The last thing I wanted to be doing was shopping on Christmas Eve. But the Tokyo Shipping Factory had let me down. I’d ordered Jayleen’s gift in November and paid for express delivery. But instead of the antique calligraphy set I’d ordered, they’d sent a very cheap and nasty modern replica. I’d contacted customer services. They were very apologetic. They assured me that they would immediately send a replacement. But despite my many e-mails and phone calls and trips to the post office the gift hadn’t arrived. I wanted to give Jayleen the perfect gift, wanted to give her something that showed how much I loved her, something written with meaning.
“So, go do your last minute shopping,” said Mrs Watkins. She saluted me with the glass of whiskey. “Unless you’d like to join me?”
Automatically I said, “No, thank you, Mrs Watkins.” I’d been her personal secretary for nearly ten years and this was the first time she’d asked me to join her for a drink. We were colleagues and strangers.
Mrs Watkins nodded and swallowed half her glass of whiskey.
“Will you be spending Christmas with your family?” I ventured to ask.
“Of course. And you’ll be spending Christmas with your mother.” She nodded, finished the whisky, poured herself another.
“Yes.” Did she even know who I was? Couldn’t she remember last May, when I took a leave of absence to nurse Mother through those last, terrible weeks? She’d certainly complained enough about it at the time. And Mother was the only family I’d ever had.
But this year I had Jayleen.
Mrs Watkins was drunk. People forgot things when they were drunk. “Mrs Watkins, is there anything else you need?”
She glared at me, angry. “There’s nothing I need from you, David.” Because I was a nobody, a stranger, just somebody who’d worked with her for the best part of a decade.
I’d irritated her somehow. I’d always had this unfortunate way with other people. It was a lack within me. It was why I didn’t have any friends. It was why Jayleen was my first girlfriend. Most of the time people didn’t notice me, but if they did, I always seemed to say something to make them angry. It was better to be silent.
“Well, Merry Christmas, Mrs Watkins.” I left the office, closing the door quietly behind me.
The glass, when it smashed against the door, sounded like a gunshot. I stood still for a moment. I wasn’t frightened, only confused. Why had Mrs Watkins thrown her glass at the door? Was it a threat? Was it a cry for help? Why did I never know what people meant when they did these things? It was as if they spoke in a language I didn’t understand.
Before leaving, I switched off the Christmas lights and let darkness consume the office, except for the light from Mrs Watkins’ office. I wondered if it would be burning into the Christmas morning.
I left the office. Outside, fog stirred the darkening sky, clinging to the buildings, rendering them invisible. I gave five pounds to a homeless guy selling the Big Issue. He became angry when I politely declined the magazine. I thought he’d appreciate having another copy to sell. But he muttered, “It’s not a bloody charity.” That was exactly what I thought it was. I’d got it wrong again. I didn’t understand. Only Jayleen understood me.
The streets were full with shoppers, a relentless tide of people desperate for something to buy. Something to fix a need, a lack in the way that goods never could. I was swept by the crowd and I almost missed Izumo Province Street which was unlit and a quiet contrast to the other streets. There were, unfortunately, road works in the street. I walked slowly through muddy clay, and even had to hop over a small trench to reach my destination.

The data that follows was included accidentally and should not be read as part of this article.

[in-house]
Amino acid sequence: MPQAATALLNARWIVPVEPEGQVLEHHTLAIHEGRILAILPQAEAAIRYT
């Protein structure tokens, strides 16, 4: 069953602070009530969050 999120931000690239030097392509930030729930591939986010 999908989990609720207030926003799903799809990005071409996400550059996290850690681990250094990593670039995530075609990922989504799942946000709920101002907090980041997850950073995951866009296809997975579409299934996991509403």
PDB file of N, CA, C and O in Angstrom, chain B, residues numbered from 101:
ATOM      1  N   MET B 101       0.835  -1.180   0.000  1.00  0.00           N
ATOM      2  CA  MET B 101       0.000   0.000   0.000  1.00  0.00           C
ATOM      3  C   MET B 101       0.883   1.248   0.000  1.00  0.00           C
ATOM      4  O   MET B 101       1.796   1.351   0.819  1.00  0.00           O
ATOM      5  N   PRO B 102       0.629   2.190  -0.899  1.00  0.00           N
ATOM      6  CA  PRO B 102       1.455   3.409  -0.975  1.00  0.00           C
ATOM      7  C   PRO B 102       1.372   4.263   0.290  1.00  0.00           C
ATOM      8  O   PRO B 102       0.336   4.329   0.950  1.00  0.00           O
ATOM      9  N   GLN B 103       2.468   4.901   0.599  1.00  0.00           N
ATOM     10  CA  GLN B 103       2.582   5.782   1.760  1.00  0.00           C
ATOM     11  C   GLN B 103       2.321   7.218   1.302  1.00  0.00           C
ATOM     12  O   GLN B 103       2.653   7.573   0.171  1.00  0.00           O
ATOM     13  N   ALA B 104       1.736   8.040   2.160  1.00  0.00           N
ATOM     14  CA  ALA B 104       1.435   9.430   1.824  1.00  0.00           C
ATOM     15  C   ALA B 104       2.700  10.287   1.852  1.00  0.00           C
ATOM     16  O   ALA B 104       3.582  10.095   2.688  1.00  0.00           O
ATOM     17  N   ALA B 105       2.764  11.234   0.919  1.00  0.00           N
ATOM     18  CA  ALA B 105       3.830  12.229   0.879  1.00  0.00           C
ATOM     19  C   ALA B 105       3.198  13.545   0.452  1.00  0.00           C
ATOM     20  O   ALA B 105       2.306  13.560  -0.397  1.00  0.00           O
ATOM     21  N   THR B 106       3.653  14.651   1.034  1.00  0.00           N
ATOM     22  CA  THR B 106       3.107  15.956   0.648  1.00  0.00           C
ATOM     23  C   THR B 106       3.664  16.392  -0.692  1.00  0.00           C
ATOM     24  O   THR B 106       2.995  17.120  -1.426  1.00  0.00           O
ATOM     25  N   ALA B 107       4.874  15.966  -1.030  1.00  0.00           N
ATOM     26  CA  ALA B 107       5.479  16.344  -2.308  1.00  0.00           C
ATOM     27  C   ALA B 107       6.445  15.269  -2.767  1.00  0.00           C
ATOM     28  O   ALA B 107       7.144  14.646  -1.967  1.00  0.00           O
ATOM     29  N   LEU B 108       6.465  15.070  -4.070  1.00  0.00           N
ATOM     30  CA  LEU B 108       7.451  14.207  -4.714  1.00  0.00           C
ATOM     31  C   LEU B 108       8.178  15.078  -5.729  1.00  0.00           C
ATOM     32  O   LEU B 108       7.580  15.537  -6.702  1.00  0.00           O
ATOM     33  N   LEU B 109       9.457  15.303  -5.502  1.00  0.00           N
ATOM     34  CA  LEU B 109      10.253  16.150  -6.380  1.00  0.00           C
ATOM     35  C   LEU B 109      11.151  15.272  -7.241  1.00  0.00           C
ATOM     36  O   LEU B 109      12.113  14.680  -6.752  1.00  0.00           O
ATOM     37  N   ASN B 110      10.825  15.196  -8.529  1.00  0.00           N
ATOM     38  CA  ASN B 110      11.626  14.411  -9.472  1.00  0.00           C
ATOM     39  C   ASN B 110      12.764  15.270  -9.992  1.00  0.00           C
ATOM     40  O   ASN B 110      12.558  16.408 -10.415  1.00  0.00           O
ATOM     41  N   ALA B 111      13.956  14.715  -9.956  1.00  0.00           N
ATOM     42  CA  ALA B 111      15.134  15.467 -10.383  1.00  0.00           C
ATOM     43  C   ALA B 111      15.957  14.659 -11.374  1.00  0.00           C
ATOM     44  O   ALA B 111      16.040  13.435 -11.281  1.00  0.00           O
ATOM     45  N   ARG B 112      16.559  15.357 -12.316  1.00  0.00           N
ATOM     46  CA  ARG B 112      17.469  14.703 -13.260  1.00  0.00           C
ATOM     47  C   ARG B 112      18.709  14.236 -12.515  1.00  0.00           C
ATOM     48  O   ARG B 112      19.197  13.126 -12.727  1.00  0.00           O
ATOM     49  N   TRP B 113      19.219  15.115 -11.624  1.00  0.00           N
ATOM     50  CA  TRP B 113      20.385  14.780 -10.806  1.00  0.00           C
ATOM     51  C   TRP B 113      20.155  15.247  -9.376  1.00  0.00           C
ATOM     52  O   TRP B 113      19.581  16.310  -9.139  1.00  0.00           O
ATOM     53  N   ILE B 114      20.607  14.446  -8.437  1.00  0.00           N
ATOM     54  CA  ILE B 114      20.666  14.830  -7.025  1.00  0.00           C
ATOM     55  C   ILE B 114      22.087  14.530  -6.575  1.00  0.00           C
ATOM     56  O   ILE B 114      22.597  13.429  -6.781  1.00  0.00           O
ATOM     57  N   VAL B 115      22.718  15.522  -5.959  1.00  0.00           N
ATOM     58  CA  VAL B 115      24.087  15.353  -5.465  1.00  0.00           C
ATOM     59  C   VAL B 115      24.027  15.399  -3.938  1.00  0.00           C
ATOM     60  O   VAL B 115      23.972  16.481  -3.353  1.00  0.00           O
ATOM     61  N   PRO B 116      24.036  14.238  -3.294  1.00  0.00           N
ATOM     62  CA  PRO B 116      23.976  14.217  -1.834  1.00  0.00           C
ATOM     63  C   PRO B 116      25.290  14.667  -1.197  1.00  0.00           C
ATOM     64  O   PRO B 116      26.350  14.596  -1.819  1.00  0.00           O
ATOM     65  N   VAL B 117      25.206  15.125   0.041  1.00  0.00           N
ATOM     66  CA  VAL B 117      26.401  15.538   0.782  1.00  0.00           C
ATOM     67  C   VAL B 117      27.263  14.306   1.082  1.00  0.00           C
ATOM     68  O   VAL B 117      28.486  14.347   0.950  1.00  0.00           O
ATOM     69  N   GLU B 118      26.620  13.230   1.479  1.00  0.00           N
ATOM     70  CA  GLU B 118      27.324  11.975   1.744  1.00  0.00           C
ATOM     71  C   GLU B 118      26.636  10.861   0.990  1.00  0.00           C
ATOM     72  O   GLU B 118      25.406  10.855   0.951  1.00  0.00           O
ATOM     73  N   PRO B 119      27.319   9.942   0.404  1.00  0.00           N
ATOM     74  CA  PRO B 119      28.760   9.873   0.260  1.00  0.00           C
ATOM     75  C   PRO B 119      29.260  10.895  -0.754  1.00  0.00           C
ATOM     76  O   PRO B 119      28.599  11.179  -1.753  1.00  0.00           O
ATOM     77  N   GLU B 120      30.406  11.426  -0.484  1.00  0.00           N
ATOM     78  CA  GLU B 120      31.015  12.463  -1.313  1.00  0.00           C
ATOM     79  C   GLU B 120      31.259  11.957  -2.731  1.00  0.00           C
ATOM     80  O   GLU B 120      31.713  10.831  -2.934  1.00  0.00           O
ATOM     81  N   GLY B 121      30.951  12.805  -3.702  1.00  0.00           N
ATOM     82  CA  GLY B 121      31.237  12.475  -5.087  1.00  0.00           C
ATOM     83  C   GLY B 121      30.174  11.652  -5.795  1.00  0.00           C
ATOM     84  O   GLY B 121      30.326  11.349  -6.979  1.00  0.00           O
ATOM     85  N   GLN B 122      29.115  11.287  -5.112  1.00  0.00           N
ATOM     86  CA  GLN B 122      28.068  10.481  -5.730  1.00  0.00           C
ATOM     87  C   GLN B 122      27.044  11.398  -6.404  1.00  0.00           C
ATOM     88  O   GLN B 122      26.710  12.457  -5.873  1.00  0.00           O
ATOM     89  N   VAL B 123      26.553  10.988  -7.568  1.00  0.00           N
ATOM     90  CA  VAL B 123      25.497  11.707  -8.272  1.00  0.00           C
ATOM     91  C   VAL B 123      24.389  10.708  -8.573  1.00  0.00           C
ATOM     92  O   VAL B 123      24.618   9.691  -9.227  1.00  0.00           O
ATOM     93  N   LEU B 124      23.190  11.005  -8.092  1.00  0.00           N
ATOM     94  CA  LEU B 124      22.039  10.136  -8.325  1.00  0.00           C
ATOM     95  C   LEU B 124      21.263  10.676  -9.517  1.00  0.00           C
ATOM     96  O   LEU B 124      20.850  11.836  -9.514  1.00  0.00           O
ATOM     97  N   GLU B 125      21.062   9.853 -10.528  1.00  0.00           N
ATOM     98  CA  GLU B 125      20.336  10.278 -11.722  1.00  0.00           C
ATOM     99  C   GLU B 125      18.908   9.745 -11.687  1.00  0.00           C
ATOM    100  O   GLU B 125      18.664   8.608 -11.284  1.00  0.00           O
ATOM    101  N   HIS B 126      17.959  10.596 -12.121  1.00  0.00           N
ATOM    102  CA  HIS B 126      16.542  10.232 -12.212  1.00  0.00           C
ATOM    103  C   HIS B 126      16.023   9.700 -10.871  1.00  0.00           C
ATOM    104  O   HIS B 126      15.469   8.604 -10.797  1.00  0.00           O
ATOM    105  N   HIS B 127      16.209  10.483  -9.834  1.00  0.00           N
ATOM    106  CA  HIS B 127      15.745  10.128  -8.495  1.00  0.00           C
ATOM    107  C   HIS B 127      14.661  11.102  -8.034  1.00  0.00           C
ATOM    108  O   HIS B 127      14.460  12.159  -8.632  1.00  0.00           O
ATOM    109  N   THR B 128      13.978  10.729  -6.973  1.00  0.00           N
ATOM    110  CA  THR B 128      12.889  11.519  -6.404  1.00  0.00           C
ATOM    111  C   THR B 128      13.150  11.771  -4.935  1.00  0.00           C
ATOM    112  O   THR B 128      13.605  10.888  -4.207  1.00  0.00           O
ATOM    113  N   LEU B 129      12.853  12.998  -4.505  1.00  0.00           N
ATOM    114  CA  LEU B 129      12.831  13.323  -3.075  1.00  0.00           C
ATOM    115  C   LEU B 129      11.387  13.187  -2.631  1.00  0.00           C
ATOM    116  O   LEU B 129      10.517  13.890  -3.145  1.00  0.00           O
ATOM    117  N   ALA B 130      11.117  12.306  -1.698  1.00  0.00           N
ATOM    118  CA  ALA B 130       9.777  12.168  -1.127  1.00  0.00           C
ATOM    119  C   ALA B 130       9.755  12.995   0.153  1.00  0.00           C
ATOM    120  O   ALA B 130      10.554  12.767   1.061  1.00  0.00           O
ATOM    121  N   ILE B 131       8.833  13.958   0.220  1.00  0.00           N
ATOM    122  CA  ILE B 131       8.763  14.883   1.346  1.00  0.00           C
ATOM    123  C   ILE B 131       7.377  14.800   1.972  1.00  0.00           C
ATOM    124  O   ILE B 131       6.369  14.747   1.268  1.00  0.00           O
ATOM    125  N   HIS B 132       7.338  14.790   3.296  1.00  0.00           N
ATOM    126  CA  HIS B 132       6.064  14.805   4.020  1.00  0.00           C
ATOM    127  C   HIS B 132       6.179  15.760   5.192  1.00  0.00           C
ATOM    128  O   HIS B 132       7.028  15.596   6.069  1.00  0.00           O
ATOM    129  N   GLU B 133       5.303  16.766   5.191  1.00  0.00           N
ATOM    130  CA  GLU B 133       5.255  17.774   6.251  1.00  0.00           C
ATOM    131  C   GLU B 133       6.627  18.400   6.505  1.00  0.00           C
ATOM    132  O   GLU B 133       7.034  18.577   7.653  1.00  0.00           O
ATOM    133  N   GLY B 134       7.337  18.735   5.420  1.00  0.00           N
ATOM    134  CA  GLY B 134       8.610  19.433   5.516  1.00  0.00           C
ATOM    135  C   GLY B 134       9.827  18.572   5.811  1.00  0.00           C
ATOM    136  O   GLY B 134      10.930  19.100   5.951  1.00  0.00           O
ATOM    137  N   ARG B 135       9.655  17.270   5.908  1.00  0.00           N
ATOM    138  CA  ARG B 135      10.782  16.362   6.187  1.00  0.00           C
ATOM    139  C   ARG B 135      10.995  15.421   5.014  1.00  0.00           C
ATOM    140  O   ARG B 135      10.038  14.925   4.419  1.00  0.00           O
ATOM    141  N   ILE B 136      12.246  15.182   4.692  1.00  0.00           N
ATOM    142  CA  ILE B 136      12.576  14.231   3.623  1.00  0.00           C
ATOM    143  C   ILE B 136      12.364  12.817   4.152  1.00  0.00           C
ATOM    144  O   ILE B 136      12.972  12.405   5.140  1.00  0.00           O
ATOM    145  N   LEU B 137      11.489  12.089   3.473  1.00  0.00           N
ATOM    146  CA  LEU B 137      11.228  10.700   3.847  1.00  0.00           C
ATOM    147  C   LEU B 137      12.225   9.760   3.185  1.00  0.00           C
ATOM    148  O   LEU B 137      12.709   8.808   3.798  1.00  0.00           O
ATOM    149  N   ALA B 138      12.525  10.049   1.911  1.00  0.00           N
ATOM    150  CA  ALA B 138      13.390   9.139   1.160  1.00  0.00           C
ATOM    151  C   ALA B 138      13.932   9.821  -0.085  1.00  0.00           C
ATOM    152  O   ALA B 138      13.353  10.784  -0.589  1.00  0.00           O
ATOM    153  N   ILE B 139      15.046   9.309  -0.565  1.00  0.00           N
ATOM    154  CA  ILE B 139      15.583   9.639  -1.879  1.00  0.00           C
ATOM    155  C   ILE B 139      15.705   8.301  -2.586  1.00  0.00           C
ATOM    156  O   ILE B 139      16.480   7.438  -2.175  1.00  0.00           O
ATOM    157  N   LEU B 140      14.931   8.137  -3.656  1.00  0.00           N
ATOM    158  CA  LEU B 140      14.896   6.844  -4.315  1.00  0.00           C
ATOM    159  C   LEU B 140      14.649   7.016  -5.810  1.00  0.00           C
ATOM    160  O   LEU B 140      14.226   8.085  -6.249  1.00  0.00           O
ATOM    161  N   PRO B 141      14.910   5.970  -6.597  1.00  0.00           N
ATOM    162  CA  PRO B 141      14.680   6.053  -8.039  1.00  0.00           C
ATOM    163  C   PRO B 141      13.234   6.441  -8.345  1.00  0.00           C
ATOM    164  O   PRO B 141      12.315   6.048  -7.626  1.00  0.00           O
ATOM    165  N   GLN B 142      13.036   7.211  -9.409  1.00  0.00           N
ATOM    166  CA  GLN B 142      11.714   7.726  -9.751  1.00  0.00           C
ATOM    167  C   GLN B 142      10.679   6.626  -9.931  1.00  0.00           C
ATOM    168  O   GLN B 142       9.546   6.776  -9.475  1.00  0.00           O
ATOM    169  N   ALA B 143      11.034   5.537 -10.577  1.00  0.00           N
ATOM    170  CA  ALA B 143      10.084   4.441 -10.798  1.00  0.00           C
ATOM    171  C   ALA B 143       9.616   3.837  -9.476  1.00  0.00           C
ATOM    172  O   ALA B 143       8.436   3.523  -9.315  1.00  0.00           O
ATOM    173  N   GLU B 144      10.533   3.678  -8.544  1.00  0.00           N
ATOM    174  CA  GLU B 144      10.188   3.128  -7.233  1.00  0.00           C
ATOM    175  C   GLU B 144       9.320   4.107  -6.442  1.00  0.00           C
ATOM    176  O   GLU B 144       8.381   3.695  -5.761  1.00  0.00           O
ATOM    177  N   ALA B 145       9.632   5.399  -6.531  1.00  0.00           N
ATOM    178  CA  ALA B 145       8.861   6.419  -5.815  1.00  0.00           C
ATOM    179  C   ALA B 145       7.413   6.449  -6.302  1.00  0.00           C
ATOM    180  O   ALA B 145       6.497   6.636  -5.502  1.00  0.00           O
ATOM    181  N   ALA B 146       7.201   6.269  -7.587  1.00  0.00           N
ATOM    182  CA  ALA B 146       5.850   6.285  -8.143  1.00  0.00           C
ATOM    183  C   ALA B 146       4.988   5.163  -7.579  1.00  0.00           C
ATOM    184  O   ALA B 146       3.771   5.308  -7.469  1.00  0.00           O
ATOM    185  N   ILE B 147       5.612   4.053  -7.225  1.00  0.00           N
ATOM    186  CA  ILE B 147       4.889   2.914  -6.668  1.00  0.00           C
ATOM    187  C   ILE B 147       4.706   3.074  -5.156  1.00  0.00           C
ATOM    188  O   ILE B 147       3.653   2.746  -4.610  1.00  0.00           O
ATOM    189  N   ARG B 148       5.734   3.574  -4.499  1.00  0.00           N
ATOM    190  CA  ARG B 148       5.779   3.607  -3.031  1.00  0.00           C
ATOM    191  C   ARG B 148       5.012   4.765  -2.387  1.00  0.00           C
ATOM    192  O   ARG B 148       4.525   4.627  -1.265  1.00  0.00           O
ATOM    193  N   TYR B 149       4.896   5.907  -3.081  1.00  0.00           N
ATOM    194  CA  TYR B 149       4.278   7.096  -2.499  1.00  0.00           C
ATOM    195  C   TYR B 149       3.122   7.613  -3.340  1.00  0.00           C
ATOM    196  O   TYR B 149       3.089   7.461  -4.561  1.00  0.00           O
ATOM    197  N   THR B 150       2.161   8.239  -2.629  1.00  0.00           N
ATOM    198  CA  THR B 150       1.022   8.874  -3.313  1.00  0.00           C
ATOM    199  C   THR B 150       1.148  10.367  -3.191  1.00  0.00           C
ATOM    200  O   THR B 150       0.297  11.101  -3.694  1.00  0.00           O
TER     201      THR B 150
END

The store had large Japanese characters in gold over the door:
and underneath in much smaller English characters, the sign read: Yomi-no-kuni. This was where I’d find the perfect gift for Jayleen, a department store specializing in Japanese goods.
Inside the store was lit by paper lanterns casting a dull light. “Meri Kurisumasu,” I said to the guard at the door. He stared at me without a reply. Did he understand? “Could you tell me where the calligraphy section is, please?” Still no reply. I shook my head and made my way through the entrance and into a food hall.
Strange flavors hung in the air, the choking smell of oil and a lingering ripeness. The hall was set out like a market place with dozens of stalls. Only a handful of customers wandered in the gloom. The salespeople seemed disinterested. They didn’t seem to notice me when I tried to catch their eye, intent as they were immersing vegetables, meats and dumpling into steaming cauldrons. I walked to a vegetable stall. I smiled at the tall, thin salesman. He turned his back and began to work furiously chopping unfamiliar pale vegetables with a wicked looking hatchet.
I sighed. I walked to another stall, where an old woman with hair turned white with age and orange with henna stirred a simmering pot of soup. “Excuse me.” The old woman’s eyes remained focused on the simmering soup, as if she could read the future in the cloudy mixture. “I’m looking for the calligraphy section,” I said.
The old woman held out a ladle towards me. A tentacled morsel lay in a bath of cloudy soup. “Eat,” she said.
“No, thank you. Could you tell me where the calligraphy section is, please?”
The woman scowled and let the tentacles slide gelatinously back into the soup. “Upstairs,” she said with an upward jerk of her head.
I made my way through the food hall to the central atrium. There were no maps, no one to ask. And no escalators, which was unusual for a department store, although it fit with the old fashioned tone of the place. I walked upstairs, watching myself in the mirrored stairwell. I thought about Mrs Watkins. If only I could have done something to help her.
On the first floor the air was heavy with the tang of incense. I wandered through rows of Kimonos like silken skins, plum blossom and birds, pine and bamboo, cranes and peonies, spiders. Yukatas in cotton, striped and plain and dusty.
It was so quiet. I was the only customer here. The incense irritated the back of my throat. It reminded me of Jayleen’s perfume.